Plans to enter Namibia are the furthest advanced, with a regulatory application to operate having been finalised, Pays says from Cape Town. He aims to be in the country by the end of February 2022. Ozow is in the “preliminary stages” of engaging with other SADC countries and also wants to expand to Nigeria, Ghana and Kenya, Pays says.
Instant payments are set to bring a quiet revolution in South African banking. The country aims to create an instant payments system known as the Rapid Payment Programme (RPP), which Pays hopes will become a reality in the middle of 2022. The project is led by BankServAfrica, alongside the country’s banking and payments associations.
- The plans will initially be implemented by 11 of the country’s major banks. The aims are to increase financial inclusion, reduce cash dependency and create an integrated digital payments platform.
- In February, Tata Consultancy Services was chosen as the technology provider for the project. BankServAfrica says that by 2023, RPP will be South Africa’s most used e-payment option.
- Ozow, set up in 2014 and formerly called i-Pay, will be a participant in RPP, for which it has lobbied over the last six years. The programme, Pays says, has the potential to “empower the SADC” region.
Bricks and mortar legacy
Users will draw on a verified identity to make instant payments by phone. Pays says that the programme will help South Africans who have bank accounts but can’t afford to pay for a credit card, as well as small merchants whose cashflow will be improved.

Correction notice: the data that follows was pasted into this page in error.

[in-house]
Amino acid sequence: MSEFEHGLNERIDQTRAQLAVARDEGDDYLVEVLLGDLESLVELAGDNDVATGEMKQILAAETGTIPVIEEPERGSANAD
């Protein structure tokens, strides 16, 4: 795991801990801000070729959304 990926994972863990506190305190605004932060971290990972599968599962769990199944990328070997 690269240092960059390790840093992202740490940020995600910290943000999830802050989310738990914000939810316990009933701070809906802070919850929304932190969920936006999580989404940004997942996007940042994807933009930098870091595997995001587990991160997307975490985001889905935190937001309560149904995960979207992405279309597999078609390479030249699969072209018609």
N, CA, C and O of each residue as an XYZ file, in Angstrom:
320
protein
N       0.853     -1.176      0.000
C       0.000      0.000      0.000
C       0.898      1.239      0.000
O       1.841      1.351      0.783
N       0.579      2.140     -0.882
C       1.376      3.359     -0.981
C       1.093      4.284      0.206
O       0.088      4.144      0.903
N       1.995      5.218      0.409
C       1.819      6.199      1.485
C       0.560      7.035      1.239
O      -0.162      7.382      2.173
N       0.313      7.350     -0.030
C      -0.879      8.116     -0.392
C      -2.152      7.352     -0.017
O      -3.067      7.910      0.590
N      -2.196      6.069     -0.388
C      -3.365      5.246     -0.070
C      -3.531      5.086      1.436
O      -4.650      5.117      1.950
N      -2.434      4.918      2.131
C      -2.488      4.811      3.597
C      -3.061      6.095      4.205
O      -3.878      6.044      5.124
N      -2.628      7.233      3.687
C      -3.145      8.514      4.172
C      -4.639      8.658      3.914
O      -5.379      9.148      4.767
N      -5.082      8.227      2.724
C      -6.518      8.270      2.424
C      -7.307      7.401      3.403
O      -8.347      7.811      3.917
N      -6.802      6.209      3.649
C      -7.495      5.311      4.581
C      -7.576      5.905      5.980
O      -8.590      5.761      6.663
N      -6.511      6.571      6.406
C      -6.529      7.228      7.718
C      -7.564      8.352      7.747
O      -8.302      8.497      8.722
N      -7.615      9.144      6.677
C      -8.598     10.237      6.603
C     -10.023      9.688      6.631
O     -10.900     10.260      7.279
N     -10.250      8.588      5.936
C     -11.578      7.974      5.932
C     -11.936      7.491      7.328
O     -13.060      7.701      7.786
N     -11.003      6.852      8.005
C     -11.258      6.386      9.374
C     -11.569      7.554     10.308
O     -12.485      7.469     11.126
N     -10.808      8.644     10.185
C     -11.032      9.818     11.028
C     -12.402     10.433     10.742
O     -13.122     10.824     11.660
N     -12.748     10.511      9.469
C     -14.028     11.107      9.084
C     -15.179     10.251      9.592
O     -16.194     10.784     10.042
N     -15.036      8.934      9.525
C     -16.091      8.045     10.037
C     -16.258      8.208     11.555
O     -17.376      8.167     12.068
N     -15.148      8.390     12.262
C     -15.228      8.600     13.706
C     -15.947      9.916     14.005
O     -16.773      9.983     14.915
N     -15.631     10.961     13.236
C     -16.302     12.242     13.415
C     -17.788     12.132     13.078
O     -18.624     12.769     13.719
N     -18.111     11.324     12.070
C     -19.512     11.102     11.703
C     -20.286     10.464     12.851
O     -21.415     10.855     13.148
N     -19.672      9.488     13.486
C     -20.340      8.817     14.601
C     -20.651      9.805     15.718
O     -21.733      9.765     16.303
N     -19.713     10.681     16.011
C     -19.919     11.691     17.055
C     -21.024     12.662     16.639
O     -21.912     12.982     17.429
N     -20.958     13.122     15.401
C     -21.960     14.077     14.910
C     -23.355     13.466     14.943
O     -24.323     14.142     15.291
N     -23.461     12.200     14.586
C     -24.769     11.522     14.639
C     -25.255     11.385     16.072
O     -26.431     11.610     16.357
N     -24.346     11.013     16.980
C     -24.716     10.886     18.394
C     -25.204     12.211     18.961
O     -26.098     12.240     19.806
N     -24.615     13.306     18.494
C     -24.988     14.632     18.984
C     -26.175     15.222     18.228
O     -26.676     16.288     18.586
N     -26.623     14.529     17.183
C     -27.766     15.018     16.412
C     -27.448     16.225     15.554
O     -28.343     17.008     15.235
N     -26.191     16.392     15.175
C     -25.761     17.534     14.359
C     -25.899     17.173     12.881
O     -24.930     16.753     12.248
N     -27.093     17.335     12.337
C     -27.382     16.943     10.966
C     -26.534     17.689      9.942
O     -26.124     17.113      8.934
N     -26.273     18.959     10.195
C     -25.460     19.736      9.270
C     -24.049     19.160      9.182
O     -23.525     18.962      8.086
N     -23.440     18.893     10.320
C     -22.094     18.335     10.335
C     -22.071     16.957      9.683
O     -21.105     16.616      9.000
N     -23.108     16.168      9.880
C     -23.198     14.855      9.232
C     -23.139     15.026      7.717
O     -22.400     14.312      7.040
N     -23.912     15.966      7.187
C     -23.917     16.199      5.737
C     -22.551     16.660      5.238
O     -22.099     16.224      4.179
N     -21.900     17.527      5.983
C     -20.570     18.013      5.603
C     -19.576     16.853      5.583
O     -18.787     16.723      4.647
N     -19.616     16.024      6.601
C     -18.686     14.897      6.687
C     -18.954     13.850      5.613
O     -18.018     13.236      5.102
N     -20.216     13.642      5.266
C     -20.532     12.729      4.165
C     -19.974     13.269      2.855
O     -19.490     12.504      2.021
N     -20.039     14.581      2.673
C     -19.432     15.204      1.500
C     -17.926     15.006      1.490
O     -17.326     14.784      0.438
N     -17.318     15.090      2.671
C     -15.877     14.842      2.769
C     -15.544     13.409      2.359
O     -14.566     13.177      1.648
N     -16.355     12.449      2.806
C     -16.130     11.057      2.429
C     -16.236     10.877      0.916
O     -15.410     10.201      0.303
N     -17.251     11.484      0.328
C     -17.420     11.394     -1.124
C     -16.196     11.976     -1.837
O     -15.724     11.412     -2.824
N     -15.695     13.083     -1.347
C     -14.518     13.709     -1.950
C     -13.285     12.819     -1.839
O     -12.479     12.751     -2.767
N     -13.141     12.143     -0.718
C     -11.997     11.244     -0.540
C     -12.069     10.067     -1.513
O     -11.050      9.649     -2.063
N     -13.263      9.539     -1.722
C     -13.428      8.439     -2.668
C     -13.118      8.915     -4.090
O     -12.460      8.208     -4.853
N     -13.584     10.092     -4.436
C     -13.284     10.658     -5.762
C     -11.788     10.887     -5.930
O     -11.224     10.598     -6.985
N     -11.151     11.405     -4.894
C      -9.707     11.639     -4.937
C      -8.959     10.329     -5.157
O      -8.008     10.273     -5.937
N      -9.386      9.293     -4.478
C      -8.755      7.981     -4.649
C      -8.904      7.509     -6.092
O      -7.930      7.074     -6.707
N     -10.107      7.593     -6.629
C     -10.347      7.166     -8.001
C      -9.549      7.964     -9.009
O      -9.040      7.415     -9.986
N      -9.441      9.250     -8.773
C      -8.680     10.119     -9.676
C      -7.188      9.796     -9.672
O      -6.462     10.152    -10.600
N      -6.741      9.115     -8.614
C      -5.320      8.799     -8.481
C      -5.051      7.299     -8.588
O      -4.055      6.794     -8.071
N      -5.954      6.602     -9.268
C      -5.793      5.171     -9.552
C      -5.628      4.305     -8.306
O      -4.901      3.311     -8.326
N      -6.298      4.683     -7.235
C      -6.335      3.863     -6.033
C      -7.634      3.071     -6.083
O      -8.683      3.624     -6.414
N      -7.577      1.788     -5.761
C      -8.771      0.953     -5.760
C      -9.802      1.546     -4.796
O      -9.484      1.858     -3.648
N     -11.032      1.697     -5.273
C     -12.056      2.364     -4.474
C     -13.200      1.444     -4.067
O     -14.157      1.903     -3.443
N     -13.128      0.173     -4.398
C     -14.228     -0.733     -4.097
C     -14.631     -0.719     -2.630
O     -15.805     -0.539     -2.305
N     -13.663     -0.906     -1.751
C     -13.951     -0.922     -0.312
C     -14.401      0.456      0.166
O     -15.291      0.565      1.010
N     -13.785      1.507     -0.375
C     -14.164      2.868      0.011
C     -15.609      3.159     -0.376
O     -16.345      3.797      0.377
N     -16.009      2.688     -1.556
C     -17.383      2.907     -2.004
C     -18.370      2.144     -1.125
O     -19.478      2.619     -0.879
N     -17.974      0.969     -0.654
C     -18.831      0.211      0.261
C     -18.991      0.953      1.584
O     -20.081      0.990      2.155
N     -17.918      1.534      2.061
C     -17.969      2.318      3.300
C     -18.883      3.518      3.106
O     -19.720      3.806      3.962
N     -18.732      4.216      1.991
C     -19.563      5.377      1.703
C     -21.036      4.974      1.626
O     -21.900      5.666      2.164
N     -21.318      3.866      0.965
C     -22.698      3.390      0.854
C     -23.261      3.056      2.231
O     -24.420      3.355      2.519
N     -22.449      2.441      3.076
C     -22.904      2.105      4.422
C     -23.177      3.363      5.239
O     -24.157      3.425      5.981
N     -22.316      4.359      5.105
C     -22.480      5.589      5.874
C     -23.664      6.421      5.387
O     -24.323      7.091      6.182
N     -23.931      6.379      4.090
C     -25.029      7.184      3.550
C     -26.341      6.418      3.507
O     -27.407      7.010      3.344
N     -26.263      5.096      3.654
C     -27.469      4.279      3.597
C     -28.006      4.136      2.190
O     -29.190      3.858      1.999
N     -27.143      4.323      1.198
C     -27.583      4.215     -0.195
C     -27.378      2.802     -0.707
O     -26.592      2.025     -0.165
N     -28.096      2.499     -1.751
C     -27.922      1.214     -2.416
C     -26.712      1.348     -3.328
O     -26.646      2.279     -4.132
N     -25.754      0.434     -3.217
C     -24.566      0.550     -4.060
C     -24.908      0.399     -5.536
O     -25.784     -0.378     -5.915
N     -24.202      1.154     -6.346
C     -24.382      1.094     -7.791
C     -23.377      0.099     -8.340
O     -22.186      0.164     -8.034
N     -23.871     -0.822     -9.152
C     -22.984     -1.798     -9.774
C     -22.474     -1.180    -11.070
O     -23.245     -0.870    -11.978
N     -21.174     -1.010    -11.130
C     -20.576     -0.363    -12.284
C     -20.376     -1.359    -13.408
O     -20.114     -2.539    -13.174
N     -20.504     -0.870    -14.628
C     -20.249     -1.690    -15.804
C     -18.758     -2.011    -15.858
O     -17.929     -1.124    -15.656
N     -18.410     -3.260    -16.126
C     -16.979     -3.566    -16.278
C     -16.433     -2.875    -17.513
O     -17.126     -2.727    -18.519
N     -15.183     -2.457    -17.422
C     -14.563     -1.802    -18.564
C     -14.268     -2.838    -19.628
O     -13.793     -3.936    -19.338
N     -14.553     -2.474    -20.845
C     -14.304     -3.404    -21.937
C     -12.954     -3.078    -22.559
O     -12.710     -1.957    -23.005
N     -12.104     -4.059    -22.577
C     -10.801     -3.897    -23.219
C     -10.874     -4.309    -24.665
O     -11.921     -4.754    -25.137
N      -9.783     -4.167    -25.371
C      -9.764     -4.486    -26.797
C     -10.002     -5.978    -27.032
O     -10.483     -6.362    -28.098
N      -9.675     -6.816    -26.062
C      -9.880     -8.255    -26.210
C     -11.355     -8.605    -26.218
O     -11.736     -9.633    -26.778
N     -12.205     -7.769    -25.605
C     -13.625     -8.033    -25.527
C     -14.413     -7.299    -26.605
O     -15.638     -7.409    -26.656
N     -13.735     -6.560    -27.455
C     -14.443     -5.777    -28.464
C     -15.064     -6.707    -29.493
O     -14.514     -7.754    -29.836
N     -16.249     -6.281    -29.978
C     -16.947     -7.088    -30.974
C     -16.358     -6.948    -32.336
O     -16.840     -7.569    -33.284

According to data published by the Electrum transaction hub, fees for requesting an instant transfer between South African banks range from R8 ($0.55) at Capitec to as much as R50 at Standard Bank and R65 at ABSA.
For the fintech sector in South Africa, RPP means that the “lack of scalability will be overcome,” and cross-border payments and remittances will become more efficient, Pays says.
In terms of banking cards, Pays says, South Africa is still working with systems designed in the 1950s and 1960s in a bricks and mortar banking world.
- About 49mn South Africans have bank accounts but lack access to any kind of instant payments, he says.
- Experience in India and Brazil, he argues, has shown that instant payments can make a positive contribution to GDP.
- Some African countries have regulatory requirements for a physical presence, and in others Ozow will seek to operate with local partners, Pays says.
- Ozow is also looking at possible acquisitions in some markets.
- The company is raising funds to finance the expansion. Pays says he aims to close the current round of fundraising by the end of the year, declining to say how much is being sought.
Ozow is betting it can use better scalability of instant payments in South Africa as a platform for African expansion.
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